AOP Awards 2018
Charity of the Year 2018
VICTA Children Ltd has been awarded optical Charity of the Year 2018
Winner: VICTA Children Ltd
VICTA was established in 1987 by a group of parents. Today it continues its work bringing blind and partially sighted children and young people together to socialise, have fun and travel.
In 2017 the charity teamed up the Duke of Edinburgh (DofE) Award scheme to establish VICTA as a centre of excellence for the delivery of programmes tailored specifically to the needs of blind and partially-sighted youths.
VICTA’ s Director of Strategy, Communication and Fundraising, Nicholas Schofield, said
“For our blind and partially-sighted young people, involvement in team-based activities can be positively associated with social acceptance and a sense of belonging, especially where such involvement is characterised by positive coaching, progressive skill development and peer support”.
The response to the charity’s partnership with DofE has been overwhelming. Parents recognise the importance of DofE and its reputation not just for developing life skills, but among colleges, universities and employers who recognise it as a mark of excellence on CVs.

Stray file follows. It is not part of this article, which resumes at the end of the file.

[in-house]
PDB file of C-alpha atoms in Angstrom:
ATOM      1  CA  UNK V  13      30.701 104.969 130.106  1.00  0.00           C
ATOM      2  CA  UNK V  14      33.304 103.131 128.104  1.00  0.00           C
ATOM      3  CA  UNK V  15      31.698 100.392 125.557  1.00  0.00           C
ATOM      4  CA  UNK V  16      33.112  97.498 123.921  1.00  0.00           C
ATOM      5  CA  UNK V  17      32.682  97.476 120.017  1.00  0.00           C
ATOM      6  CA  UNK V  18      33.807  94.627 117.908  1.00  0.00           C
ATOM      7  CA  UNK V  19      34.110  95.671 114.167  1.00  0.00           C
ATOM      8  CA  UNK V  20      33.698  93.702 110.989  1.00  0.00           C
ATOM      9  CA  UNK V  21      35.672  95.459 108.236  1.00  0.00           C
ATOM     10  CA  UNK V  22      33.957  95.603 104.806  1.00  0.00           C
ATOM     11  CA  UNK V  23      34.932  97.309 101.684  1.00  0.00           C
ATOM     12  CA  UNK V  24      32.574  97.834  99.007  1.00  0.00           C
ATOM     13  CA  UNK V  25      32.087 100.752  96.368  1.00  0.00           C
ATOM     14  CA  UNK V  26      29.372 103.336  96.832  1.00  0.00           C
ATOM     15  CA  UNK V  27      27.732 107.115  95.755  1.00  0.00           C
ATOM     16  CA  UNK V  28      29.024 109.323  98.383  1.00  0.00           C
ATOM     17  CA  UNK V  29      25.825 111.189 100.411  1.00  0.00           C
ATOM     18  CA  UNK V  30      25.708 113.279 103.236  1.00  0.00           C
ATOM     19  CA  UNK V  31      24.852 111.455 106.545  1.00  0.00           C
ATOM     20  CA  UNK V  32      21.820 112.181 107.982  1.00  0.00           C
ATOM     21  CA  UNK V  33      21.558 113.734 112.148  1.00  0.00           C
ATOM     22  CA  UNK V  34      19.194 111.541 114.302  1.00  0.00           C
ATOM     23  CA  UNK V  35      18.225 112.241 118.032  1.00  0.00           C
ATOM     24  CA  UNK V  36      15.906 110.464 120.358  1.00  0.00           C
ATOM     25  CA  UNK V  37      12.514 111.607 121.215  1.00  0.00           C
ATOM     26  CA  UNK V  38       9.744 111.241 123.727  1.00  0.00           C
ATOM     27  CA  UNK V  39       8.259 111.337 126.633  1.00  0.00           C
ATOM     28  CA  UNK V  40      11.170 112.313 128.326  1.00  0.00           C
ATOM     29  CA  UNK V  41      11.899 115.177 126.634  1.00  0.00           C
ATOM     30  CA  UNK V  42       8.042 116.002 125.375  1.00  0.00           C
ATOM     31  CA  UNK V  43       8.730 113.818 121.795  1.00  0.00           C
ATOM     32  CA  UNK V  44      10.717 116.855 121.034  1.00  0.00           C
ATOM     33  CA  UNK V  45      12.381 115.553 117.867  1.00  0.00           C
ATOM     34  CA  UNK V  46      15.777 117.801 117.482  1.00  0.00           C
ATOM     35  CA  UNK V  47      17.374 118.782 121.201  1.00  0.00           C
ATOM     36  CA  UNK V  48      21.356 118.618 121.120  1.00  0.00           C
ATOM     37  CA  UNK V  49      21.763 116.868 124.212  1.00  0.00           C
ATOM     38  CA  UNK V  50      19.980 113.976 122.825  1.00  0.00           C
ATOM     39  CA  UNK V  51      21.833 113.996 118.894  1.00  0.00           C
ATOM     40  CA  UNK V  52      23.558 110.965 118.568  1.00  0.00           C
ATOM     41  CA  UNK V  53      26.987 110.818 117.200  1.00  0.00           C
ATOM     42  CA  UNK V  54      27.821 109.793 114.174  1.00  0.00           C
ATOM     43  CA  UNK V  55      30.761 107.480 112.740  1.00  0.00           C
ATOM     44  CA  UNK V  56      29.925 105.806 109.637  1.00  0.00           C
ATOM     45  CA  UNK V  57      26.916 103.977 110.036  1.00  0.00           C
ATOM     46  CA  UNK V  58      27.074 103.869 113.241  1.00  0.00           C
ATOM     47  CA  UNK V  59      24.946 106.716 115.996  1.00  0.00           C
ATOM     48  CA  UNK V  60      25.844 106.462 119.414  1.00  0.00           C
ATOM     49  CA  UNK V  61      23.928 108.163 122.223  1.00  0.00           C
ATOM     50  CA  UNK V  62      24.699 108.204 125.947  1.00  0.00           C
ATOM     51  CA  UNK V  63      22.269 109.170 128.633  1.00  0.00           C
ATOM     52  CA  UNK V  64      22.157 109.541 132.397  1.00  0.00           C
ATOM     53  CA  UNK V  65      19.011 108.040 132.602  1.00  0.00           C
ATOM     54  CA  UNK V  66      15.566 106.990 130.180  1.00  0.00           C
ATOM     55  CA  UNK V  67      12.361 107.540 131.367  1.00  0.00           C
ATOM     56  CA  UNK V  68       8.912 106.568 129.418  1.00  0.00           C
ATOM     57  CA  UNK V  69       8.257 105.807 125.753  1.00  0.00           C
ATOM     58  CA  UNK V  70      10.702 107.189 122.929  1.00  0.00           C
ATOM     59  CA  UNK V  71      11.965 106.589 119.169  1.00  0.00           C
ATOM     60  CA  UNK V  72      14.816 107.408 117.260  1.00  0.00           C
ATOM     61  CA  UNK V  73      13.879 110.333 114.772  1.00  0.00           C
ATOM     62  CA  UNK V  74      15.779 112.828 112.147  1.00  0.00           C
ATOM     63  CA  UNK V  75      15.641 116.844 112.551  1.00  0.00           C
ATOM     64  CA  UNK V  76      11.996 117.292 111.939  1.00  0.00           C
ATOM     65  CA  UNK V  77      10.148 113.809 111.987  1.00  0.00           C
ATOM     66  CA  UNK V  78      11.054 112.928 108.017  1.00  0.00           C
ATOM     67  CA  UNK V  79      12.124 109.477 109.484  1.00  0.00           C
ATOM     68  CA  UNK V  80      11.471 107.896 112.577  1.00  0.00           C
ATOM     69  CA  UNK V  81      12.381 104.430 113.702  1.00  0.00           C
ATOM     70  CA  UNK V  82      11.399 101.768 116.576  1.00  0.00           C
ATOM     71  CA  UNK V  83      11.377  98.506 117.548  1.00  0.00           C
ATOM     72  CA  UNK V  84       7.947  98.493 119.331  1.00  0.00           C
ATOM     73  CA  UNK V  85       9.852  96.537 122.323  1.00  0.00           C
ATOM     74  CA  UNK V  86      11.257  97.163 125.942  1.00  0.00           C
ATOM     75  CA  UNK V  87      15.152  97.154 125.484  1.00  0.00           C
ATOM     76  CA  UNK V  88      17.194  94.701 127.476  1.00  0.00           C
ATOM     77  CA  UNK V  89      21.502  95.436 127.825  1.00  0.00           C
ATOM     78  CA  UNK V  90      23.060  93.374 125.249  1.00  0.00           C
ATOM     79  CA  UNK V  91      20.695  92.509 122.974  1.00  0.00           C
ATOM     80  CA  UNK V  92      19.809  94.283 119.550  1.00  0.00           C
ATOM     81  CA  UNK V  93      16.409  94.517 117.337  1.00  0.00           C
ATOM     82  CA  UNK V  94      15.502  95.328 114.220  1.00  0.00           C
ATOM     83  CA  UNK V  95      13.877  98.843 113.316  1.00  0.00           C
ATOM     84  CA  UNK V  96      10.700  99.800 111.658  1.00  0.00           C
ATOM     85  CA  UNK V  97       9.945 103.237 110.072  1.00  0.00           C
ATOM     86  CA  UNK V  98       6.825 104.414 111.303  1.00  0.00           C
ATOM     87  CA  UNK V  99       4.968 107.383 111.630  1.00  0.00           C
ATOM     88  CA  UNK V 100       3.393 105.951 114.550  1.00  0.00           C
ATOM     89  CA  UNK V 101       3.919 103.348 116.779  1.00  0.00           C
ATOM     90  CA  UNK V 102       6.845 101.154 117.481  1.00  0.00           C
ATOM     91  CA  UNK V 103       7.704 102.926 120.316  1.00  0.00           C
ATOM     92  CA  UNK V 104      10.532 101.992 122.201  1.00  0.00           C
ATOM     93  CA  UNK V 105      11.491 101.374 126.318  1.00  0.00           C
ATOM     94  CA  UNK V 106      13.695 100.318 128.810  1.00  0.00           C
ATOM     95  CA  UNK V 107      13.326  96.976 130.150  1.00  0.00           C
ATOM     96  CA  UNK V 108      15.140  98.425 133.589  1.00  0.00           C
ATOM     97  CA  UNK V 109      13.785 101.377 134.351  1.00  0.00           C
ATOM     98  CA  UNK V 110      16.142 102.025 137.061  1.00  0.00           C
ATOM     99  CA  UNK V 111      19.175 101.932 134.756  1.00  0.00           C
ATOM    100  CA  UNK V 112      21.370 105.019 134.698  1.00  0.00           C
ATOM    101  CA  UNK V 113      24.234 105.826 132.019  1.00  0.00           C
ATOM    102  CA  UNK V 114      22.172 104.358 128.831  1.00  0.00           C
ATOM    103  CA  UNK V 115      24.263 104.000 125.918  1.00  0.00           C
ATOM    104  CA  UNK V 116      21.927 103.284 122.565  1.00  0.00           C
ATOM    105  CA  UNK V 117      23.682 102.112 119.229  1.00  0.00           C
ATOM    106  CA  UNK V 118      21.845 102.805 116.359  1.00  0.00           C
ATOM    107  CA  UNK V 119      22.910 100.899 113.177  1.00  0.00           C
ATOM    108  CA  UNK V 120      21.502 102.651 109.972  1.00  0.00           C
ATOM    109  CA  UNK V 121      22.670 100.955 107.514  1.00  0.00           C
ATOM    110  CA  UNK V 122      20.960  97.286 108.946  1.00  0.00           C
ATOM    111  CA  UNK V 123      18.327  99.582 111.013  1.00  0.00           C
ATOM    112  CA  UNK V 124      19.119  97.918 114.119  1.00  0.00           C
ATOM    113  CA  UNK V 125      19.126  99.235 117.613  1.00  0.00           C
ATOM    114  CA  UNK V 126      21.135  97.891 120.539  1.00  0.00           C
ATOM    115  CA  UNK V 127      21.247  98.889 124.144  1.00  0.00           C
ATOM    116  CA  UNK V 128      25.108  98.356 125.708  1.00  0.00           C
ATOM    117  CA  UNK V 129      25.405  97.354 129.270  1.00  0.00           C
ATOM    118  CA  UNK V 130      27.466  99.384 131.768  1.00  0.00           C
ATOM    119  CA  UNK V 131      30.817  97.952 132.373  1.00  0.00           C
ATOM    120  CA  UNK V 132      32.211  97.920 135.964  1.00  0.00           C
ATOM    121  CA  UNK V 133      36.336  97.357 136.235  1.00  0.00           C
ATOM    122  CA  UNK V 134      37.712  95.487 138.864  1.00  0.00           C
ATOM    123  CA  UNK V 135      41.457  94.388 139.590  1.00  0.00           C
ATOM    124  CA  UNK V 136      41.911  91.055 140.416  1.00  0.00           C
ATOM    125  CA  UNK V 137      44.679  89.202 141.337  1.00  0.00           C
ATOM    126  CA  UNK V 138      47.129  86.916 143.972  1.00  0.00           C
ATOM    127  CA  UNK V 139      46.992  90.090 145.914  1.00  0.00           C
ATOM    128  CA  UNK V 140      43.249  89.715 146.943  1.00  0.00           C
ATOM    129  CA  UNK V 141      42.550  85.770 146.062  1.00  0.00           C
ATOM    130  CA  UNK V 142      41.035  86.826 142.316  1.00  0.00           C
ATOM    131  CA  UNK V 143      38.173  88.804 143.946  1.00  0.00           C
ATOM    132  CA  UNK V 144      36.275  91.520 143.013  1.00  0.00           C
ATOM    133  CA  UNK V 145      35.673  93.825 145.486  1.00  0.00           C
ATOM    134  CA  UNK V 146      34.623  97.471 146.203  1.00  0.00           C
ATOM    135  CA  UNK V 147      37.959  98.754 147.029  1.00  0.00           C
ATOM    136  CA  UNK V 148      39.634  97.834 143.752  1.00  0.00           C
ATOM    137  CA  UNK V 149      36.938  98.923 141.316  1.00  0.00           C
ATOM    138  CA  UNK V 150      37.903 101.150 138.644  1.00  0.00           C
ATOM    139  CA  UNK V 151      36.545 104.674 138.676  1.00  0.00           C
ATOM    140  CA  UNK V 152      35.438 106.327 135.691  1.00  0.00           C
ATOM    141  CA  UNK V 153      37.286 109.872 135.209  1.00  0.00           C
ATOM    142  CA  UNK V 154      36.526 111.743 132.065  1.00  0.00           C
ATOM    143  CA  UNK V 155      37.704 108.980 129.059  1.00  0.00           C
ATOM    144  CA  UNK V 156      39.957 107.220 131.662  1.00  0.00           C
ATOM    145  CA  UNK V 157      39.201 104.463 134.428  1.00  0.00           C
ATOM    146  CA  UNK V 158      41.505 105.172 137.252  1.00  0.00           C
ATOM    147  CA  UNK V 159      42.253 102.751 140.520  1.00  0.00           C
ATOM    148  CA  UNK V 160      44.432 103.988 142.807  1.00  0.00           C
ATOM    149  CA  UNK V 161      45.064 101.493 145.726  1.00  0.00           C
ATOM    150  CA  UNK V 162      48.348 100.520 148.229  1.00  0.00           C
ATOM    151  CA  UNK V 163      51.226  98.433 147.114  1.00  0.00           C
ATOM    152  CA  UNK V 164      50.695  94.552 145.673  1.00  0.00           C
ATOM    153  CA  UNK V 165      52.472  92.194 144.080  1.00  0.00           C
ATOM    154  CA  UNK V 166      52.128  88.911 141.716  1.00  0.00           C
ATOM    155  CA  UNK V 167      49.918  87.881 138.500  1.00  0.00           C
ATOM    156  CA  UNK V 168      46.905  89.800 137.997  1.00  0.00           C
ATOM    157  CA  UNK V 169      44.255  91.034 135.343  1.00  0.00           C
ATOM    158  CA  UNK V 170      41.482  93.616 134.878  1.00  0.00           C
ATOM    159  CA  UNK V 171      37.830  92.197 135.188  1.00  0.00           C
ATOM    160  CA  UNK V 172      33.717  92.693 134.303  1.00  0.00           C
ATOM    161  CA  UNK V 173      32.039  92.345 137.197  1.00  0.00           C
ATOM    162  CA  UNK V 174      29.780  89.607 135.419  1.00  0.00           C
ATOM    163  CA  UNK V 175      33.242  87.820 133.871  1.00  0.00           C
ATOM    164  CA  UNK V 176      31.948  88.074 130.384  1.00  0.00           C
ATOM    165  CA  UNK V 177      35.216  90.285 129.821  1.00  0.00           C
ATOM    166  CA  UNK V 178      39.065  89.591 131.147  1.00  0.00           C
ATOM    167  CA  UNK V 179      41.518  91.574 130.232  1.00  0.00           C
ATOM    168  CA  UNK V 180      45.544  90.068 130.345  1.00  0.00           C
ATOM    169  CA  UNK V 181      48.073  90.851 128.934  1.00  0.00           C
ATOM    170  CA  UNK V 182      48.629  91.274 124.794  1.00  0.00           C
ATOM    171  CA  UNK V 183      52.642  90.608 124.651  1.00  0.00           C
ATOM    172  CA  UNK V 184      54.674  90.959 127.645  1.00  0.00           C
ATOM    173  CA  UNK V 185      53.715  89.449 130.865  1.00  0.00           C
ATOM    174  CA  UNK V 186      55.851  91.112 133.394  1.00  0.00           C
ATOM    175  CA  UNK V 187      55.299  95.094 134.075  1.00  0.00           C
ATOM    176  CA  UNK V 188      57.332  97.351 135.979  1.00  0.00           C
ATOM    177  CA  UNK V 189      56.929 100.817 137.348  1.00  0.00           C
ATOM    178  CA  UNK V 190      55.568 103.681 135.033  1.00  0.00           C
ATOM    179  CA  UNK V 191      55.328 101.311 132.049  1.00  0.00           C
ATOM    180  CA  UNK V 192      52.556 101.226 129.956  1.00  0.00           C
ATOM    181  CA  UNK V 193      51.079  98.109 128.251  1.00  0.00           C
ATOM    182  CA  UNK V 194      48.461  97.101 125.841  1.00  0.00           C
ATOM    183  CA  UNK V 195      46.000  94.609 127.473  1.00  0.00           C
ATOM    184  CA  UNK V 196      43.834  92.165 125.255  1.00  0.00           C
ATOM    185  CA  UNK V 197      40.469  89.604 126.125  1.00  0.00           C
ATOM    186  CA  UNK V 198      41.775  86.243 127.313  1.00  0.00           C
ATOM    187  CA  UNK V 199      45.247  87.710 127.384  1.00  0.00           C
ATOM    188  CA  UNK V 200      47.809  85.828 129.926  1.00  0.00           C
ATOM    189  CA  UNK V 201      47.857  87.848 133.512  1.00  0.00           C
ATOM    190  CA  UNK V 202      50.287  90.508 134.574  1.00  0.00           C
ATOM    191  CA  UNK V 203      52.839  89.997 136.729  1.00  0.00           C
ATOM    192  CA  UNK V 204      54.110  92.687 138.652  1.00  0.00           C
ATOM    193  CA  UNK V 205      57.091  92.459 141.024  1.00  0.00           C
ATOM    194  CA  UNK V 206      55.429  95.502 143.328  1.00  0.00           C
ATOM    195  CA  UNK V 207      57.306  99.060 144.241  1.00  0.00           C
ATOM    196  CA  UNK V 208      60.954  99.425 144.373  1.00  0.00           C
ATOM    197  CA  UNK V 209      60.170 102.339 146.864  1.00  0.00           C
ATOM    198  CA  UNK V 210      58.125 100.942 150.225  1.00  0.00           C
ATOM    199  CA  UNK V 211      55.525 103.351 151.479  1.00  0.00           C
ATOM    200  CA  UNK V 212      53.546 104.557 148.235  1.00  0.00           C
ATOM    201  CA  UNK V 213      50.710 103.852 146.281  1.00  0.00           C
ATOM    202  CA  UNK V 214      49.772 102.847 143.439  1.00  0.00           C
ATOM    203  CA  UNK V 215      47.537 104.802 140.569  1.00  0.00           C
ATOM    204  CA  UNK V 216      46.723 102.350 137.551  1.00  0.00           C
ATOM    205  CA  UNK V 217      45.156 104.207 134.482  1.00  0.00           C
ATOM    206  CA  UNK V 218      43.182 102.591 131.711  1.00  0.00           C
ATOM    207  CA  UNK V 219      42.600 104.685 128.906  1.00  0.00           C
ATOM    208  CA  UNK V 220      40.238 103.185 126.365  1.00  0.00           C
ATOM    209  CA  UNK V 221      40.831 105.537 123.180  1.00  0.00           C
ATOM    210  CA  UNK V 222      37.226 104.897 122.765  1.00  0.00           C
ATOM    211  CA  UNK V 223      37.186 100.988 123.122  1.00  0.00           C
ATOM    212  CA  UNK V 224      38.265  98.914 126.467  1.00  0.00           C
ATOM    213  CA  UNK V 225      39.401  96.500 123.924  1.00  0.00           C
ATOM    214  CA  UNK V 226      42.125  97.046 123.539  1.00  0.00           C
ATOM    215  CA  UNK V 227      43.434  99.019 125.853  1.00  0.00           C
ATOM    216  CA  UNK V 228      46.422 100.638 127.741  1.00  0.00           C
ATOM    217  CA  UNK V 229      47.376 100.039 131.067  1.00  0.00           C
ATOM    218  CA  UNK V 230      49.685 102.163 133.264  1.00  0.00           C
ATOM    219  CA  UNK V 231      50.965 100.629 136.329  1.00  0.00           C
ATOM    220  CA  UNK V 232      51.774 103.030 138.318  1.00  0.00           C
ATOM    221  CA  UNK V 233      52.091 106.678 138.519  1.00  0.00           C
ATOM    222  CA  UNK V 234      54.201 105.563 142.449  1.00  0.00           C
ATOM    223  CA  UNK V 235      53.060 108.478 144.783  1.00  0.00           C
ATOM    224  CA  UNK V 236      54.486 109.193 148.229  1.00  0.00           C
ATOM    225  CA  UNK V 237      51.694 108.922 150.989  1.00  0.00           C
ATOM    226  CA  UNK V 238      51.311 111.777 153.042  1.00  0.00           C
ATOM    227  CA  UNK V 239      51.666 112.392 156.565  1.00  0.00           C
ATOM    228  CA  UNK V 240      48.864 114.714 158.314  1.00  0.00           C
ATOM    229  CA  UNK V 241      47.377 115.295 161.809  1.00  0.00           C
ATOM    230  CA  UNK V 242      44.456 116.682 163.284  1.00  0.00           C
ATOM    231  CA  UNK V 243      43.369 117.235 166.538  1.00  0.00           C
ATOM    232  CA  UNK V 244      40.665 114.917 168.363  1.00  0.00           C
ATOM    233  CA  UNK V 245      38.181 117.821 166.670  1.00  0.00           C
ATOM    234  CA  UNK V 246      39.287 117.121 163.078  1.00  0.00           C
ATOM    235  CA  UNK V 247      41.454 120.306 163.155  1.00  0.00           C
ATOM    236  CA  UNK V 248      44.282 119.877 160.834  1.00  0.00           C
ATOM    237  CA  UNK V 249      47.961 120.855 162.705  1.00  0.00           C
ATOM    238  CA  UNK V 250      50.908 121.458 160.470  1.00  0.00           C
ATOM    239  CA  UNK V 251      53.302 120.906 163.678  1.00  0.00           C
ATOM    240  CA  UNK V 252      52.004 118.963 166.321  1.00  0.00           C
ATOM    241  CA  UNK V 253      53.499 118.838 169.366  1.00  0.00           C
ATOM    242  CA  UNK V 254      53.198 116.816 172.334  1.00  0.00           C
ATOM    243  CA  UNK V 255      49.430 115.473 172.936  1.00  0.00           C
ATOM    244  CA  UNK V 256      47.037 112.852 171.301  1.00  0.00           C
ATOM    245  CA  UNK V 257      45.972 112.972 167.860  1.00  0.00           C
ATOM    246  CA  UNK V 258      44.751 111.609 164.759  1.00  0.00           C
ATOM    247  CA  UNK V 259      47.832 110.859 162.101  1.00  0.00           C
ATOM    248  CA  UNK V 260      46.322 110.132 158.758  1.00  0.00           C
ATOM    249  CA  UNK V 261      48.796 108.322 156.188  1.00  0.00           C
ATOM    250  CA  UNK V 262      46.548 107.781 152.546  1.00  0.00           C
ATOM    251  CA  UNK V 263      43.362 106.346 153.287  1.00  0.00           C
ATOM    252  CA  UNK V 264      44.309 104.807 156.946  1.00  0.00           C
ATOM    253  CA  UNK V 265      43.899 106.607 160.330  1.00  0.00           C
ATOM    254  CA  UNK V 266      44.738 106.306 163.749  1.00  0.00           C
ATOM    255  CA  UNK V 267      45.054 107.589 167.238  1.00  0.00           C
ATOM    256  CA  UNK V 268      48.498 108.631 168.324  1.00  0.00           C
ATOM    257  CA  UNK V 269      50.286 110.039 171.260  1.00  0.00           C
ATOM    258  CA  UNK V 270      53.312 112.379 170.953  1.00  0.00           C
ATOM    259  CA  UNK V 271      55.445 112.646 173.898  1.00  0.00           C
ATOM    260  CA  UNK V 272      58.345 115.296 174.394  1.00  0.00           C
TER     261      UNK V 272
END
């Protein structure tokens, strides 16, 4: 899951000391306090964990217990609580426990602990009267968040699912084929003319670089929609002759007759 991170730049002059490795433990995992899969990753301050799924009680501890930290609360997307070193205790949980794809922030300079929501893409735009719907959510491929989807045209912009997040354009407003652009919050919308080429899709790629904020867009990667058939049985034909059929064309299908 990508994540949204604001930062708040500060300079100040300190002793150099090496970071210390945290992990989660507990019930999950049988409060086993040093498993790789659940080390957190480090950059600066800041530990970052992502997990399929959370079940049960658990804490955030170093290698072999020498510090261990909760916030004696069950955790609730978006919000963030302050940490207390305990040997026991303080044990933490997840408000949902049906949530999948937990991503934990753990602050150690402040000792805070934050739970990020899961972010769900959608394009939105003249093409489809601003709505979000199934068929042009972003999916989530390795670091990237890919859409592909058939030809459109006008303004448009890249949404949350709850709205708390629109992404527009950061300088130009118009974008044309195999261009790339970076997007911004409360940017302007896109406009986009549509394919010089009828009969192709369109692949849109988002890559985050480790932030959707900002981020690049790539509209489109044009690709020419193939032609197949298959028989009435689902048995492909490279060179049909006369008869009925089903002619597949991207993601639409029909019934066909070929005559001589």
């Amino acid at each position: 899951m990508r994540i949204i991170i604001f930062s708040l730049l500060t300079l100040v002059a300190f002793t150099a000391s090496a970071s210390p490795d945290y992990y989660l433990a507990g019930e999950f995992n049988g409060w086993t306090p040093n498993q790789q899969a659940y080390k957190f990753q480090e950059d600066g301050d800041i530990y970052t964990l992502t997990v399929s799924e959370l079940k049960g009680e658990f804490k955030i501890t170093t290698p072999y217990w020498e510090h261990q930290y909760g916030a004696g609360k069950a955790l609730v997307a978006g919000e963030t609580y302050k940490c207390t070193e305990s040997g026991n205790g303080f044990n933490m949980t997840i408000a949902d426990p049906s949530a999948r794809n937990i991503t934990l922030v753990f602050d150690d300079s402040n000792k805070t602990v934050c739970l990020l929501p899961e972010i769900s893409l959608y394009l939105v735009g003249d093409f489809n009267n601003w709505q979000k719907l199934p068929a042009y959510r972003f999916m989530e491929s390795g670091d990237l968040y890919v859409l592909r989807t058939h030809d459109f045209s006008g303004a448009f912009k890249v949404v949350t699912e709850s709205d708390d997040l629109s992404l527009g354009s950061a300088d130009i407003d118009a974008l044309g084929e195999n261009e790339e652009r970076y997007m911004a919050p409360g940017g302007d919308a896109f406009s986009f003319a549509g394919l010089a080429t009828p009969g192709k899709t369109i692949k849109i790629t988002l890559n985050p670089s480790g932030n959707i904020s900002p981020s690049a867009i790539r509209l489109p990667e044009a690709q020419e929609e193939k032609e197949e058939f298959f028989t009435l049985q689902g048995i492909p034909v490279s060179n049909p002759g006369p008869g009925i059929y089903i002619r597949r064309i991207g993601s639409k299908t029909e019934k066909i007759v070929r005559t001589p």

Nicholas said “As a licenced DofE club, we are now working with a group of blind or partially-sighted students aged 14–17 on a pilot Bronze DofE Award programme, which started in September 2017.”
“For blind and partially sighted young people, team-based activities can be positively associated with social acceptance”
Nicholas Schofield, Director of Strategy, Communication and Fundraising
The Charity helps people with sight and hearing loss reconnect to a life they thought was lost.
Deafblind UK raises awareness and understanding in communities and government, and enables people with sight and hearing loss to live independently and participate in their local communities. Their Connecting Lives project combats isolation and loss of independence, transforming members’ lives through digital technology. “We educate people in what they can use their devices to achieve. This can range from social contact, keeping up with hobbies or managing their own affairs via online shopping and banking. A recent survey of participants found 90% had increased wellbeing and self-esteem.”
The partially sighted society
The charity provides high quality information, advice, support, training and equipment to help people with a visual impairment to make the best possible use of their sight.
The charity focusses on the vision that people have, rather than the vision lost, working with people help them live independent lives. Services includes national mail order, telephone advice, free low-vision assessment, and provision for the purchase of the latest optical and non-optical aids and equipment.
The charity plans to provide an outreach assessment and advice service to the rural areas of Yorkshire, and produce a child-centred Visual Impairment (VI) toolkit for parents and teachers based on proven success with their current VI Pack.